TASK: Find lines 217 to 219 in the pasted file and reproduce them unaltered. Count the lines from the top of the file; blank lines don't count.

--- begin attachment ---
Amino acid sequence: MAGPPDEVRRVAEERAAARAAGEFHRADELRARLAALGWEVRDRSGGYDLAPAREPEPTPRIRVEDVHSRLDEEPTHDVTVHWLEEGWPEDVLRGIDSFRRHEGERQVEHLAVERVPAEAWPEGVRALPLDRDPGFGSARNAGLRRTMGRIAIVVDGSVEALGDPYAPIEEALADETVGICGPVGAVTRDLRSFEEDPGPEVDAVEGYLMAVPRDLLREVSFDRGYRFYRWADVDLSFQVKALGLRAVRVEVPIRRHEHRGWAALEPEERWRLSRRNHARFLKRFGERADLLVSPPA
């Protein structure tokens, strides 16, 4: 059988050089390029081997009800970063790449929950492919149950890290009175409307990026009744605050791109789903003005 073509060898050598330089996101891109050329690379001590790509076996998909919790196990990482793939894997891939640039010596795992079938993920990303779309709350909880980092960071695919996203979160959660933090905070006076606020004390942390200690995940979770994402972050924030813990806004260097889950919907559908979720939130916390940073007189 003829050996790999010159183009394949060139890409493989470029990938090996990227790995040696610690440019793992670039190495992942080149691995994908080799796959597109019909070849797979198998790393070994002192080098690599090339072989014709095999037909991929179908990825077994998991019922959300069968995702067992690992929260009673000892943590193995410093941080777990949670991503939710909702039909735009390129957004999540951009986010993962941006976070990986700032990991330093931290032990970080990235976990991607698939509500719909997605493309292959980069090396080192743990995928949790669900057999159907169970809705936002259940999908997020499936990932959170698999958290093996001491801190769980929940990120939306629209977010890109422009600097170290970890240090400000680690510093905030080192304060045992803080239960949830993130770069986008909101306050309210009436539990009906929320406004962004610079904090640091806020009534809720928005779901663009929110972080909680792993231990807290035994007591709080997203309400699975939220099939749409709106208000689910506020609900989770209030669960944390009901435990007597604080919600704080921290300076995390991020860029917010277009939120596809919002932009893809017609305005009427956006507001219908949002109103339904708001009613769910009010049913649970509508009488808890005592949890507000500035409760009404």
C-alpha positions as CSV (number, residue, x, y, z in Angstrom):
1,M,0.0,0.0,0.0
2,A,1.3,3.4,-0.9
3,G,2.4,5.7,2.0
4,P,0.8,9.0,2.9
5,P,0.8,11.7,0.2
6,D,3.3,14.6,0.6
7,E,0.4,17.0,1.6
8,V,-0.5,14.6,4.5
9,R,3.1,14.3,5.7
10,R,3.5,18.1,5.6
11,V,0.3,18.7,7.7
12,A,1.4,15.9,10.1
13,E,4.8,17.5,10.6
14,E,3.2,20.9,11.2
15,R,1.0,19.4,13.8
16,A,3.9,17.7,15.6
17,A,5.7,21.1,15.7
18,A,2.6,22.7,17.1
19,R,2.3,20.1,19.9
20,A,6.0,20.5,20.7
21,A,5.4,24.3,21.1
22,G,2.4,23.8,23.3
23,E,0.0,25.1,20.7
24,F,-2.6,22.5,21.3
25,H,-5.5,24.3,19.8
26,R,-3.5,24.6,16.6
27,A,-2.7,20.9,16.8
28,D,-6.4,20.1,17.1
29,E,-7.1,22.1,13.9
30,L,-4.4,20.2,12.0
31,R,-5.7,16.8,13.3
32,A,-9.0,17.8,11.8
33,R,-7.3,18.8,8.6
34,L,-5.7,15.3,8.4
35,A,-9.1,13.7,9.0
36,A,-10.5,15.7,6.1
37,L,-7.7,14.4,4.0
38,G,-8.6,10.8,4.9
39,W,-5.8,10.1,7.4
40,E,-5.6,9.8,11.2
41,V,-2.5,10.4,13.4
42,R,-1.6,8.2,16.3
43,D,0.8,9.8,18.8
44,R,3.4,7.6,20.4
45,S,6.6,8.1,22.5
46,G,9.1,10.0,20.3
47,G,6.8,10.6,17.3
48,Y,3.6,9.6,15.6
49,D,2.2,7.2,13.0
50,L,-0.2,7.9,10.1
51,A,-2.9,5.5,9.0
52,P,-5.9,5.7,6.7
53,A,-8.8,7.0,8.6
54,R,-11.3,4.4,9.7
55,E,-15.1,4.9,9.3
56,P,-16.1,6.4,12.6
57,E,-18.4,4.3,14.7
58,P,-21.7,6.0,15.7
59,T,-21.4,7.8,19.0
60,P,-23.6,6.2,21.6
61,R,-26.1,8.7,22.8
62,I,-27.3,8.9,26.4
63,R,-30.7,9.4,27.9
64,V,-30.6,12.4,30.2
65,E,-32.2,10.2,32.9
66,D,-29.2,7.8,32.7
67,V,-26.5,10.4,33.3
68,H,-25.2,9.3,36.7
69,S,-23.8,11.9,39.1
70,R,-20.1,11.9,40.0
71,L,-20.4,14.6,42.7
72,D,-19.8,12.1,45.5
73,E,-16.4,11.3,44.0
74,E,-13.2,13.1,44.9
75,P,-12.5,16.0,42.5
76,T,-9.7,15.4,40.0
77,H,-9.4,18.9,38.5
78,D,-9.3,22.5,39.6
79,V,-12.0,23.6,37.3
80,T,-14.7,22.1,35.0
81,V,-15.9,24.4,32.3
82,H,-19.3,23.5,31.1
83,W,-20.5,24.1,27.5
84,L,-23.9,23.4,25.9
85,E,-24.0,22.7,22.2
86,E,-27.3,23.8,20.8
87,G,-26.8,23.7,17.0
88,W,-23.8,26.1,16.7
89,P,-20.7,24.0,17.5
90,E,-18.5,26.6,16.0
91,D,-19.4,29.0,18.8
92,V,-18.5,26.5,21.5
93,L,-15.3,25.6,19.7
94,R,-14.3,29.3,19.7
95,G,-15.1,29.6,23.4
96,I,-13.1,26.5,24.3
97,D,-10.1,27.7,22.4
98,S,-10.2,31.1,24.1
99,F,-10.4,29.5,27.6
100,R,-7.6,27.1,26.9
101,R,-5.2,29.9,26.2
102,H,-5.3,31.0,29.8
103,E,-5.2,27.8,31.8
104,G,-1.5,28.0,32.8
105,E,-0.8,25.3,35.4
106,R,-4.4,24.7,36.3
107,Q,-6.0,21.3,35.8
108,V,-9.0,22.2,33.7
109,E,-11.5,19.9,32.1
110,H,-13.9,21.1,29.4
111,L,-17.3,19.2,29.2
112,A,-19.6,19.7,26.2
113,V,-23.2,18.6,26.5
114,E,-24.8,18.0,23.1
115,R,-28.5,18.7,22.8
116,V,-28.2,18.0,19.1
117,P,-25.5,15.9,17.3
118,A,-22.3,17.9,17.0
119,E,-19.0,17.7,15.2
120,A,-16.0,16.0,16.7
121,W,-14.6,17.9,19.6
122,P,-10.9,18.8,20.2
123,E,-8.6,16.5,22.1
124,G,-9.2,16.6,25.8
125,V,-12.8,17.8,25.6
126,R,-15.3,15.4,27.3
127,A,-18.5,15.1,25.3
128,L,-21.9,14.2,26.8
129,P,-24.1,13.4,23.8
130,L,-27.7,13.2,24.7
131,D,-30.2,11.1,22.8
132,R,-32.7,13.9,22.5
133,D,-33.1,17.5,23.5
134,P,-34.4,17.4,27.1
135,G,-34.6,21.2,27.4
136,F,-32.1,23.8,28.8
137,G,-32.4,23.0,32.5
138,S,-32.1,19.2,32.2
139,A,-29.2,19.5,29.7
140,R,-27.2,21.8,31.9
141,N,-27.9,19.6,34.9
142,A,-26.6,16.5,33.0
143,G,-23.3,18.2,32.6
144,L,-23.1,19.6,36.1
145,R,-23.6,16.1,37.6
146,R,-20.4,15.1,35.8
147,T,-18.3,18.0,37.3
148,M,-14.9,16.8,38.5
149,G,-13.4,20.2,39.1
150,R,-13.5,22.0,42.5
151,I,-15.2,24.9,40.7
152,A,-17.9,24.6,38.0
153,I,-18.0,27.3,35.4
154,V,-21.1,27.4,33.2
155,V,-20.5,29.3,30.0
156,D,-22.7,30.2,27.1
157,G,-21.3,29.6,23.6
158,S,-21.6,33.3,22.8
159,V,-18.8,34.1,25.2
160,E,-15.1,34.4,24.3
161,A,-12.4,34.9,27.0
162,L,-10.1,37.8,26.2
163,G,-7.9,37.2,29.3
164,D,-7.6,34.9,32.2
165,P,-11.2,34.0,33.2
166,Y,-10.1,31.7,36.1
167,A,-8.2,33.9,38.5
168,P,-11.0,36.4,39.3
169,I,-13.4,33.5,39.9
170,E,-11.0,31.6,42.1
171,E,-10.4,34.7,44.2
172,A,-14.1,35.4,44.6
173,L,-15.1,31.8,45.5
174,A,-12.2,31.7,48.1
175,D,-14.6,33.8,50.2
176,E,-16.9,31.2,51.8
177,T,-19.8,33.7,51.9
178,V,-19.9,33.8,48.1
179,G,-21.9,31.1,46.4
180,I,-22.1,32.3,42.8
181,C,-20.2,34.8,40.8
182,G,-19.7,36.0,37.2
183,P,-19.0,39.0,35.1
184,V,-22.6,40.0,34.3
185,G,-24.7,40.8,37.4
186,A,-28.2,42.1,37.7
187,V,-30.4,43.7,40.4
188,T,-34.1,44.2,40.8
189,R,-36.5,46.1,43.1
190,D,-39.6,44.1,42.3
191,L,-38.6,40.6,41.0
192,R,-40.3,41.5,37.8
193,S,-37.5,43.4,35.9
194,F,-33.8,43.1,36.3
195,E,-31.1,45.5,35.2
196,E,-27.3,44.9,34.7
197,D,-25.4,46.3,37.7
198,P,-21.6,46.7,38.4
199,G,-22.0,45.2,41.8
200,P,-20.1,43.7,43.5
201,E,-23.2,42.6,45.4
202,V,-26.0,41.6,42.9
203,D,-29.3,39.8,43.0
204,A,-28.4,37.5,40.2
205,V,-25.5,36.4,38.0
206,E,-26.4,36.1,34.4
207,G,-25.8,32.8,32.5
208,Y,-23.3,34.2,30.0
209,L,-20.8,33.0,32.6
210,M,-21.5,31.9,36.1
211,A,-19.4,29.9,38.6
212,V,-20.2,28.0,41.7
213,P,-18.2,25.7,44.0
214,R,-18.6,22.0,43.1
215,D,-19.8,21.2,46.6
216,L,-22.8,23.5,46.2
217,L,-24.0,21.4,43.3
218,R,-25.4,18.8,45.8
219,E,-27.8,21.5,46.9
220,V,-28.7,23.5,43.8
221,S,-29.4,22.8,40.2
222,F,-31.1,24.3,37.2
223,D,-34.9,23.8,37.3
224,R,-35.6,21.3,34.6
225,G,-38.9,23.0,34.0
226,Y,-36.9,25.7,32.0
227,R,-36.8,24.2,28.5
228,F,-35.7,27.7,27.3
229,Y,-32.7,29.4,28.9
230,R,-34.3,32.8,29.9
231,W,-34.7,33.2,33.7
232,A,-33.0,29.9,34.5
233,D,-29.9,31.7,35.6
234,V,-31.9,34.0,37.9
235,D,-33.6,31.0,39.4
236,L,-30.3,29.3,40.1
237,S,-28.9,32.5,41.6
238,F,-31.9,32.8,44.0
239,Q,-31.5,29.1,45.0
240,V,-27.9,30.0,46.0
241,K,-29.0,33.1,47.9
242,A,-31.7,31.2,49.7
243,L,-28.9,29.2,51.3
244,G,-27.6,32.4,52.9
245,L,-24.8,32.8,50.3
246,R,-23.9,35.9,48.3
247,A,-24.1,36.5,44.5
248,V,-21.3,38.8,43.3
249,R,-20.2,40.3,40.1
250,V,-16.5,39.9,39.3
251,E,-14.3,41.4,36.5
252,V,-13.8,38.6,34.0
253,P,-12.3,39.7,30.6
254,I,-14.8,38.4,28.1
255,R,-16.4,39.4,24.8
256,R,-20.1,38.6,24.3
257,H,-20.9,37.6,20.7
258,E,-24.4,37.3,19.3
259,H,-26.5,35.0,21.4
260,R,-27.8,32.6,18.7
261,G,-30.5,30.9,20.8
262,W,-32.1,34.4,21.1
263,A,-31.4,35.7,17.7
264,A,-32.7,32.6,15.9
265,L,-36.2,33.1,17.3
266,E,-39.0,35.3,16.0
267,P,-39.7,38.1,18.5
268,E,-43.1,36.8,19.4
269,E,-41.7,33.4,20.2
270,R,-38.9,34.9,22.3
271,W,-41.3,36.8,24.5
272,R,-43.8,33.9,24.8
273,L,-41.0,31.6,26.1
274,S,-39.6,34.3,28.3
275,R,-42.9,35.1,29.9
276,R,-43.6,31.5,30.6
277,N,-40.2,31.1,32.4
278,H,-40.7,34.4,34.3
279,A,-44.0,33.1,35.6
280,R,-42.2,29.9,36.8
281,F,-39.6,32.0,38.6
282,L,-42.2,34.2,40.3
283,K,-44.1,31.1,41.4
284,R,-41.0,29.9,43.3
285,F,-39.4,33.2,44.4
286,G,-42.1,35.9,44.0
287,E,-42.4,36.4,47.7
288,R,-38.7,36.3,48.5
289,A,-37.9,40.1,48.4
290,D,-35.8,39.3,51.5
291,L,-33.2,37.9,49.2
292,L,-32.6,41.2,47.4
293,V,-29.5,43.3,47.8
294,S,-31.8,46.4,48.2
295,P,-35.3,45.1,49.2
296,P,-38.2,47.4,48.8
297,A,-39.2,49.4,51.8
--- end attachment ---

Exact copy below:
214,R,-18.6,22.0,43.1
215,D,-19.8,21.2,46.6
216,L,-22.8,23.5,46.2